Big 12: Maxwell Tuioti-Maxwell
Posted by ESPN.com's Tim Griffin
Luck is part of football success, sometimes as important a part of winning as corned beef, cabbage and green beer are to St. Patrick's Day.
Here are several Big 12 coaches and players who could stand to benefit from an extra four-leaf clover or two to improve their good fortune this season.
- Dan Hawkins, Colorado: No Big 12 squad faced more injuries last season than Hawkins' Buffaloes. Losses in the offensive line to Ryan Miller and Maxwell Tuioti-Maxwell and Rodney Stewart's broken fibula helped cripple the Buffaloes' title hopes. Another similar run of injuries could put Hawkins' job in jeopardy.
- Sam Bradford, Oklahoma: A veteran offensive line helped power Bradford to the Heisman Trophy last season. How much different will it be in 2009 with four new starters along the offensive line? Bradford hopes he won't have too much green in the form of grass stains on his jersey from opposing team's hits, as his young protectors must grow quickly into their new roles.
- Art Briles, Baylor: The only coach in the conference who makes green part of his game-day garb could use some good fortune to hope nothing happens to Robert Griffin. If Griffin can stay healthy and productive, the Bears can contend for a bowl berth. If not, it will be another long season in Waco.
- Jordan Shipley, Texas: Injuries have cost him two seasons of eligibility. When healthy, he plays like one of the most explosive wide receivers in the nation. He will be particularly important this season as Colt McCoy's veteran receiving threat and a potential kick-return menace every time he touches the ball. Just ask Oklahoma.
- Barry Turner, Nebraska: The Cornhuskers' top pass-rushing weapon sustained a broken leg in the second game last season and missed the rest of the season. His return and good health could provide a much-needed outside pass-rushing threat for the Cornhuskers and take some of the double-team pressure away from massive defensive tackle Ndamukong Suh.
Posted by ESPN.com's Tim Griffin
Texas A&M coach Mike Sherman said that he "feels terrible" about the play in which Colorado freshman tailback Rodney "Speedy" Stewart suffered a fractured right fibula last Saturday.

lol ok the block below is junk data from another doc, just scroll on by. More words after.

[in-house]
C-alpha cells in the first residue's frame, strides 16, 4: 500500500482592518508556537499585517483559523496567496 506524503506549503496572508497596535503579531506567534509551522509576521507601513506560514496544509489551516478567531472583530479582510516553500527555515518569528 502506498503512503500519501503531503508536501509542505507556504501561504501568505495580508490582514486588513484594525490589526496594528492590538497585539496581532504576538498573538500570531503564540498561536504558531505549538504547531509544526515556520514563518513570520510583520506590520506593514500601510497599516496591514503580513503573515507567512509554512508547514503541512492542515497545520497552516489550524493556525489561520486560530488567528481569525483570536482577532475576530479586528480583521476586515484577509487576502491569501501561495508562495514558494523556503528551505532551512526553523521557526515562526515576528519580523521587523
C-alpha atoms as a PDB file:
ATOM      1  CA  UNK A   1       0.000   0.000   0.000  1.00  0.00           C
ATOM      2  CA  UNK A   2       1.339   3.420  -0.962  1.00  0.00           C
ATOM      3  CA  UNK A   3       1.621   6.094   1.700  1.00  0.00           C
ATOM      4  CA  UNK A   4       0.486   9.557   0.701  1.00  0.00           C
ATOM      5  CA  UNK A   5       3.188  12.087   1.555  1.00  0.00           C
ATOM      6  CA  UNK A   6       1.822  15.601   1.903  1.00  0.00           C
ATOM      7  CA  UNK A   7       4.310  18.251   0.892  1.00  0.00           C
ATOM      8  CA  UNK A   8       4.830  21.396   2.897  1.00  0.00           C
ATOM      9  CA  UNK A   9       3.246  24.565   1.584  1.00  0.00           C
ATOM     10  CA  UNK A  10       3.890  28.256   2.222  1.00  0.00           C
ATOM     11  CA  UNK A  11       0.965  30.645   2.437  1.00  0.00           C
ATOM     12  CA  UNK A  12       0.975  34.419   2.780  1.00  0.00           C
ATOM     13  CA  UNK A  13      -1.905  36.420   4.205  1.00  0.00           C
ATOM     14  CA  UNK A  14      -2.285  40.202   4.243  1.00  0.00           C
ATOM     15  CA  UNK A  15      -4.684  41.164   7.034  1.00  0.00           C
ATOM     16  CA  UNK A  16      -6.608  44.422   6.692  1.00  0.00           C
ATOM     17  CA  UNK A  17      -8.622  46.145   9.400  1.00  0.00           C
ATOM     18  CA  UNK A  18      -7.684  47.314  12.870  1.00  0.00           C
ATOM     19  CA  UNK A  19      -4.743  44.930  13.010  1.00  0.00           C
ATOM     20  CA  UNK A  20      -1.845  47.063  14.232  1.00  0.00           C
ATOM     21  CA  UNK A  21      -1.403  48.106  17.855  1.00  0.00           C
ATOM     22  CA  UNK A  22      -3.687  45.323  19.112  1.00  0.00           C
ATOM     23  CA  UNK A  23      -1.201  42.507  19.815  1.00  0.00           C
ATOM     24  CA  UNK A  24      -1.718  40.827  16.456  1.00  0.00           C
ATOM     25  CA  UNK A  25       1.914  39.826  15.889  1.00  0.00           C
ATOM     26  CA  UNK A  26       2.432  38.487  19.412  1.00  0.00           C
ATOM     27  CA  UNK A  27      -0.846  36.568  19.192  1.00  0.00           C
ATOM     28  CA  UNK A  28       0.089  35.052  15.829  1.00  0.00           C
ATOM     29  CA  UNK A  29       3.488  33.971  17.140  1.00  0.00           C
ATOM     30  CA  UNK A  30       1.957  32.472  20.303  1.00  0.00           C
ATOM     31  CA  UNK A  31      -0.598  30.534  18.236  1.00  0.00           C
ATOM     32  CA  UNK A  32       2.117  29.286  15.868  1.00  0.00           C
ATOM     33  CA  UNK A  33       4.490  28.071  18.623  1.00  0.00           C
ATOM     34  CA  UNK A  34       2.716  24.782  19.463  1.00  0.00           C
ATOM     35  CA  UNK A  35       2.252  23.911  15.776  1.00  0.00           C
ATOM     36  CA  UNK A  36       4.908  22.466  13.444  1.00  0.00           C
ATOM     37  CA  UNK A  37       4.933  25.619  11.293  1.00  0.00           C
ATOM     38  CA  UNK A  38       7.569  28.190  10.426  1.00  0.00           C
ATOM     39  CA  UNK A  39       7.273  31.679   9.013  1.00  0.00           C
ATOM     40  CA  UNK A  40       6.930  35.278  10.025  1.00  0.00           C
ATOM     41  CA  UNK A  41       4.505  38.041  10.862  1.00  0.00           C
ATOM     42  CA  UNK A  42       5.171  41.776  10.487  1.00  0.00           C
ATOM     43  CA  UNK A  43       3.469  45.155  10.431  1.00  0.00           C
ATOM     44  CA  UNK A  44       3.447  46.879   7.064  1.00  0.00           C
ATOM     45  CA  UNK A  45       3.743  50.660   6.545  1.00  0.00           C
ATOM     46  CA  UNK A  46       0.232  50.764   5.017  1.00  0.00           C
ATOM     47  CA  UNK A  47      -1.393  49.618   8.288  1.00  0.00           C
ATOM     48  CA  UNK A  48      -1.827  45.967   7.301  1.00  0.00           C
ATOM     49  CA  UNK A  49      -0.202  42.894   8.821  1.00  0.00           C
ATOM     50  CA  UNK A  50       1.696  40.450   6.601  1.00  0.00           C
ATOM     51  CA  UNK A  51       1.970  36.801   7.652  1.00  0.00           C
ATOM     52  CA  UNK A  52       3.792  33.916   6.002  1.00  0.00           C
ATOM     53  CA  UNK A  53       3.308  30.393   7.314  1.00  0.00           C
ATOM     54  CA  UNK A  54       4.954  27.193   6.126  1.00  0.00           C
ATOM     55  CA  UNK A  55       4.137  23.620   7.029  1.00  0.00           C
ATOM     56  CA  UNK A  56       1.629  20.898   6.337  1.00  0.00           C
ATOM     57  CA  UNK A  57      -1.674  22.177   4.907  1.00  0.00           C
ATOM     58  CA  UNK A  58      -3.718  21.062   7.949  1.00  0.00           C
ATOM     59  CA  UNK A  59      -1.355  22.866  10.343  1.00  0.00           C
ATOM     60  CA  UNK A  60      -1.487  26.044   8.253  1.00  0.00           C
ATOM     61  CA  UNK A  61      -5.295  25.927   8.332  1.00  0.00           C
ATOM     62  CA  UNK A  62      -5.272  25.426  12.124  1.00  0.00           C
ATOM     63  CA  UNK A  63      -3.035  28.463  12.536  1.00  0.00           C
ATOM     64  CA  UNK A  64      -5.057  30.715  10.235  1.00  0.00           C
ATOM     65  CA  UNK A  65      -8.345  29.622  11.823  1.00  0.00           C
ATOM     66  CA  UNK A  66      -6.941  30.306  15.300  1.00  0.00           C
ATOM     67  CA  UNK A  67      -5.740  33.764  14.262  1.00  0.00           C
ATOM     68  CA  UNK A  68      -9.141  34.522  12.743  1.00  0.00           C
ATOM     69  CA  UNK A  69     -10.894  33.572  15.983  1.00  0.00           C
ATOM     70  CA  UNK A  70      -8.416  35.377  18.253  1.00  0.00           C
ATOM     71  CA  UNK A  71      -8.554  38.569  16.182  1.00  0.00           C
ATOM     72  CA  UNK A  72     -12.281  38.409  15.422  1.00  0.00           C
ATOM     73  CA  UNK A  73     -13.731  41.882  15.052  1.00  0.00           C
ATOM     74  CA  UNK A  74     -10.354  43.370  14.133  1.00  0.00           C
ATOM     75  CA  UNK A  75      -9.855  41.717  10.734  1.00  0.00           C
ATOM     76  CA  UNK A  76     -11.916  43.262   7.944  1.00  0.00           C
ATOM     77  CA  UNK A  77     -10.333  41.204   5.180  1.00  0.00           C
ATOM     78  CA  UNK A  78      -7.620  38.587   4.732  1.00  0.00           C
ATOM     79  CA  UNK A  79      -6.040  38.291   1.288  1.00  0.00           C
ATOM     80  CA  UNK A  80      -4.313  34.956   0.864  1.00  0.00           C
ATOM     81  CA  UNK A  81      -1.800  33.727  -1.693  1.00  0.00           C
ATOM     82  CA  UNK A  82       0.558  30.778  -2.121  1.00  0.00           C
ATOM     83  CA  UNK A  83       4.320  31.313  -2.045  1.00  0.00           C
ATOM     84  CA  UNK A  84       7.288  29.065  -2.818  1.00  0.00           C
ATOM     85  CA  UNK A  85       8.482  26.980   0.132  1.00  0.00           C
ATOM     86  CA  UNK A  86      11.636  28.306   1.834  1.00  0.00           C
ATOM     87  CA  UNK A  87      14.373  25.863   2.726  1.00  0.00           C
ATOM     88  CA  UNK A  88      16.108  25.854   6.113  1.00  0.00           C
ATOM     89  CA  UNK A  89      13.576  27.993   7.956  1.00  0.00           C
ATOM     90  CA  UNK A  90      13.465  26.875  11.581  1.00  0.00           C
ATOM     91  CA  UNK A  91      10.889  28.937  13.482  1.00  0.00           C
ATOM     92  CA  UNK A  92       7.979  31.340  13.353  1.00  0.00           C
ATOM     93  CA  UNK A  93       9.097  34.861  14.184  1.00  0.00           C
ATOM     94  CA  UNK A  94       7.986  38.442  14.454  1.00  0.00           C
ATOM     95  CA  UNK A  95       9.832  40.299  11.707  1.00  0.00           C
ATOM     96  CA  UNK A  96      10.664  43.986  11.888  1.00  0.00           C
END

Stewart was injured on a horse-collar tackle by Aggies linebacker Von Miller, who was flagged on the play for a penalty in Texas A&M's 24-17 victory over the Buffaloes.
"I've voted on this in the National Football League, and we really grabbed it (rule prohibiting horse-collar tackles) because players were breaking their legs," said Sherman, who formerly coached the Green Bay Packers. "I feel terrible that young man broke his leg with a horse-collar tackle."
Colorado coach Dan Hawkins said that Stewart will be out for the rest of the regular season with a projected recovery period of four to six weeks. In his first eight games, Stewart was on a pace to break the Colorado freshman rushing record and was fourth in the conference in rushing with an average of 75.4 yards per game.
Stewart becomes the eighth Colorado player to be lost with a season-ending injury this season. Others include cornerback Benjamin Burney (knee), defensive end Drew Hudgins (knee), guard Mike Iltis (knee), linebacker Jon Major (knee), tackle Ryan Miller (broken fibula), guard Maxwell Tuioti-Maxwell (knee) and tight end Luke Walters (leg).
"That's part of football, part of life," Hawkins said. "It's a very sad deal that Speedy got hurt. We've had other guys step up and step in. It's kind of been our lot this year. It's like we're getting our Ph.D. in dealing with adversity."
Stewart's injury will mean that freshman running back Darrell Scott will receive more playing time. Scott told reporters after the Buffaloes' 24-17 loss that he's ready for more work.
Scott turned an ankle in the Texas A&M game, but still showed flashes of the potential that made him one of the most heralded running backs in the nation before coming to college. Scott raced for a 42-yard run against Texas A&M, Colorado's longest play from scrimmage this season.
"I'll just have to tough it out and try to make plays," Scott told the Denver Post. "I'll do what I can."